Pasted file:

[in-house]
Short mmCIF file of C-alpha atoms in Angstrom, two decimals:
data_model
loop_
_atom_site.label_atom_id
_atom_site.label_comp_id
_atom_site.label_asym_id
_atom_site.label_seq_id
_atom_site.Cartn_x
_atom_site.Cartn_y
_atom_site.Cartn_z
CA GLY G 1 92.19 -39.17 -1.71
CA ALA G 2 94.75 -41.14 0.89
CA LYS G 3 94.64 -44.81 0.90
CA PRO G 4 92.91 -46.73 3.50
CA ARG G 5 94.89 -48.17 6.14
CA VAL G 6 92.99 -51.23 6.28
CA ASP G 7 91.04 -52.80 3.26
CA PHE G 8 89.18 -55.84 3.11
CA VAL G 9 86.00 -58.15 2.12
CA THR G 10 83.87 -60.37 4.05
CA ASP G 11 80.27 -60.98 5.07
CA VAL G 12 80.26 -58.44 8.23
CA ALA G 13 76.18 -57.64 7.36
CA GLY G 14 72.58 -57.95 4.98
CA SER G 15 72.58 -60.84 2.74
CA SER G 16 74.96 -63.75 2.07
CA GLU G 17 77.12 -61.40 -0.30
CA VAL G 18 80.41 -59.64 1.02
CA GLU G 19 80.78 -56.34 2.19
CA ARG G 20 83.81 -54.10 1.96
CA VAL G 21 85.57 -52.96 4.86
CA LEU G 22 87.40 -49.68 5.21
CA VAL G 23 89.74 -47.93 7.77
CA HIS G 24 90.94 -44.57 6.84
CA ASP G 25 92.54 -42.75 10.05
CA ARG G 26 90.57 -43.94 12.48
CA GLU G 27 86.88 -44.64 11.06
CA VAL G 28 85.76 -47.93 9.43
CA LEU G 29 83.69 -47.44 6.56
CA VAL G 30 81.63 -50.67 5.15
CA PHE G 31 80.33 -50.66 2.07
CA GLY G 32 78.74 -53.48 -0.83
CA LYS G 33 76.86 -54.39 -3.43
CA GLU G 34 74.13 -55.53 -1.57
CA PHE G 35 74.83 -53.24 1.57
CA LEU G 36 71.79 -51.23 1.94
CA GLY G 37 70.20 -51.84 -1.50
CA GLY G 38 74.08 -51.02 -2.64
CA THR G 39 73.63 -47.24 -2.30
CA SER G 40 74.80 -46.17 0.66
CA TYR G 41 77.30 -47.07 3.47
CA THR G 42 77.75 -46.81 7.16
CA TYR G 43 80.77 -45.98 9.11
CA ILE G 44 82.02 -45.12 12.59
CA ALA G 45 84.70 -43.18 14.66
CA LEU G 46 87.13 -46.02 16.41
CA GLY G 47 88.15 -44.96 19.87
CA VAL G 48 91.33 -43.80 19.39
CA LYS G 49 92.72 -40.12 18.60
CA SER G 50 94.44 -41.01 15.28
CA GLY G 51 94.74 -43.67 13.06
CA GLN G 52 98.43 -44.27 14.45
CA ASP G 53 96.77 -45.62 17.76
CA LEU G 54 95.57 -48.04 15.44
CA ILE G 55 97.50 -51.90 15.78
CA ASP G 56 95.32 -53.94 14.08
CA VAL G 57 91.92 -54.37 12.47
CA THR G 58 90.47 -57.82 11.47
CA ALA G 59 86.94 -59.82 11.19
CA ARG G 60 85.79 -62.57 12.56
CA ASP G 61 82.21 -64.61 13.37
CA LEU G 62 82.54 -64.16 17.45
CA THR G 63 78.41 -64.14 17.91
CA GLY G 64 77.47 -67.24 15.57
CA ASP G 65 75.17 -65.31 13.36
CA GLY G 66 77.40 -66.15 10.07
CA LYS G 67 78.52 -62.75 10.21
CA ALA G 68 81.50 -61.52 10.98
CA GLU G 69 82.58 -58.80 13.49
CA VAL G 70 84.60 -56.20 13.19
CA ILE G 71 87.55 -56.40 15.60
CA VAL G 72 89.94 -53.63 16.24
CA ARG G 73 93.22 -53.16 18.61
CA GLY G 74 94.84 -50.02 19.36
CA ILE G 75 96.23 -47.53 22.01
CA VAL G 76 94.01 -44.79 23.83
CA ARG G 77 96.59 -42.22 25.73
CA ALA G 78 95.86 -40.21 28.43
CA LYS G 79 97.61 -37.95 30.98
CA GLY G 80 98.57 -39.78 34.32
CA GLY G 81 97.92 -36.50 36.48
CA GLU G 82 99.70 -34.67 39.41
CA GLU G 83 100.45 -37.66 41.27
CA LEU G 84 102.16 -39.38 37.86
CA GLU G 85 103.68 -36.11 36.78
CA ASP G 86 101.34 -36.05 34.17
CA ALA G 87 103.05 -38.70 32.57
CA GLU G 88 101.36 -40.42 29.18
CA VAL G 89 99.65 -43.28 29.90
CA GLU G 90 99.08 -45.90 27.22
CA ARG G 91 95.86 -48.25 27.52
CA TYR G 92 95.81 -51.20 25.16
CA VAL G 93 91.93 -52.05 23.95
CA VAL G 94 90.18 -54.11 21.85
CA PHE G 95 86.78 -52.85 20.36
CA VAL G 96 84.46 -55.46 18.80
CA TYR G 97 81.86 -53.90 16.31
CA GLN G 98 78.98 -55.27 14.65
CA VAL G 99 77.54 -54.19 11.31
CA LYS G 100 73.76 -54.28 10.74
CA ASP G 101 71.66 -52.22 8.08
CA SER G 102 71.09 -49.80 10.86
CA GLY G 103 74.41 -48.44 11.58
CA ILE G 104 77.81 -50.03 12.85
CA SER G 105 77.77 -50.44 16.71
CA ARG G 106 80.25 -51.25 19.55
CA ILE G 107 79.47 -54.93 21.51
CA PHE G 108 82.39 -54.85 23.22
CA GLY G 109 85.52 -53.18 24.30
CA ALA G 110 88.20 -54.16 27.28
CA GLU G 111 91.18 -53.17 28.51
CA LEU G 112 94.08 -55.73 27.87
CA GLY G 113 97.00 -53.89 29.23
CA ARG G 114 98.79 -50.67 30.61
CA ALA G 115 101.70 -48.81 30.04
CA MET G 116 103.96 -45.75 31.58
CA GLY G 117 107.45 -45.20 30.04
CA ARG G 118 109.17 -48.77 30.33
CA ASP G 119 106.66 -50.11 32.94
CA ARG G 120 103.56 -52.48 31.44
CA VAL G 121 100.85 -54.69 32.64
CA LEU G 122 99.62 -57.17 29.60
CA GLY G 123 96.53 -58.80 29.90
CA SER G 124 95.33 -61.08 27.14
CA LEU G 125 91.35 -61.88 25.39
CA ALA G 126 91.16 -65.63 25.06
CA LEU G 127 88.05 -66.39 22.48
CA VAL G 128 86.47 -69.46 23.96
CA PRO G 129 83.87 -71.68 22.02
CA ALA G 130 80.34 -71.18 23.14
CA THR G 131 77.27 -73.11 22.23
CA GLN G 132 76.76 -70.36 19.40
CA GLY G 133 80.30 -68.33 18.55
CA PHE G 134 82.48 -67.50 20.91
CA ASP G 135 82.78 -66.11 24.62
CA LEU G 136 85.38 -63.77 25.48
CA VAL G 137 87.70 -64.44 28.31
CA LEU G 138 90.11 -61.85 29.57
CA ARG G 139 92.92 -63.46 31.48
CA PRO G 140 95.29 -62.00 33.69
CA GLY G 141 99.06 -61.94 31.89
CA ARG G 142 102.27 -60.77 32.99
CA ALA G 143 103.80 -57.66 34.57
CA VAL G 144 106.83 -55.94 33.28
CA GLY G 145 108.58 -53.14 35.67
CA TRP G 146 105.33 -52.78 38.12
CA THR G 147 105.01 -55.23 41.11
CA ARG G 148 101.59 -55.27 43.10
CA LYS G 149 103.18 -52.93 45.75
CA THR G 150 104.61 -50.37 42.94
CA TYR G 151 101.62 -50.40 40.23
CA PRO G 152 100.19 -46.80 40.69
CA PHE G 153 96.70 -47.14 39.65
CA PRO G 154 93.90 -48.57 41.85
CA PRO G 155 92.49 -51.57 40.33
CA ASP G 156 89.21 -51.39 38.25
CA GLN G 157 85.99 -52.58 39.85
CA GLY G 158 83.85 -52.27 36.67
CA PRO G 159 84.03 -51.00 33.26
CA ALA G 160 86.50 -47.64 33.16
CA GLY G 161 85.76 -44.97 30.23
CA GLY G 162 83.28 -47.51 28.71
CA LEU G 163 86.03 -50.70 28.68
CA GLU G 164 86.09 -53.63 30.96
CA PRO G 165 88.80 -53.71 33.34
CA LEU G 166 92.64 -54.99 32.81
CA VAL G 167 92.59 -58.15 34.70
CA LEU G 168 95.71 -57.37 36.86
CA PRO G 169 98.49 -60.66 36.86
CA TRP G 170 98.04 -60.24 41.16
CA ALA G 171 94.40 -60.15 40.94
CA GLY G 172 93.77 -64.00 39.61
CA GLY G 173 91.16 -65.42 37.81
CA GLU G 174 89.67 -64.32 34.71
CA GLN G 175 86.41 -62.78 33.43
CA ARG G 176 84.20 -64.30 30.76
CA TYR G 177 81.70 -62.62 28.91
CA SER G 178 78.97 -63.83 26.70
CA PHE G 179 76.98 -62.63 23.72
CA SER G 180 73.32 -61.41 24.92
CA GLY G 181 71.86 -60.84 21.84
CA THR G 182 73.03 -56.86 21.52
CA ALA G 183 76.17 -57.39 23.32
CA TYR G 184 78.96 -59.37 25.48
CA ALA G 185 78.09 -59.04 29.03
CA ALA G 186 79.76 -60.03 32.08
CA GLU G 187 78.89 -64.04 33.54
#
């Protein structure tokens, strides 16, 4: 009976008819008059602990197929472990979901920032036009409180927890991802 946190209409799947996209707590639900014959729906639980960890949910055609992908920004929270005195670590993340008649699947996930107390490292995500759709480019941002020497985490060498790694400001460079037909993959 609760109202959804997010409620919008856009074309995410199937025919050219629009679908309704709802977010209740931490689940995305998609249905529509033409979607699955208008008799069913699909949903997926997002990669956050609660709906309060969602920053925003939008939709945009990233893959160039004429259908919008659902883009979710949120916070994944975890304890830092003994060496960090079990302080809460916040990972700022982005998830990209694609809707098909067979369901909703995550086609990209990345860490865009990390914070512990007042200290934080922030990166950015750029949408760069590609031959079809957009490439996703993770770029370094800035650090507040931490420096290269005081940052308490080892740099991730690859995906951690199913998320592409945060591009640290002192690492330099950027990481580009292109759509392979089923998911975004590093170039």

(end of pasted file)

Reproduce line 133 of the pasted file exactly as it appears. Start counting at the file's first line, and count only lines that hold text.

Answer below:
CA LEU G 122 99.62 -57.17 29.60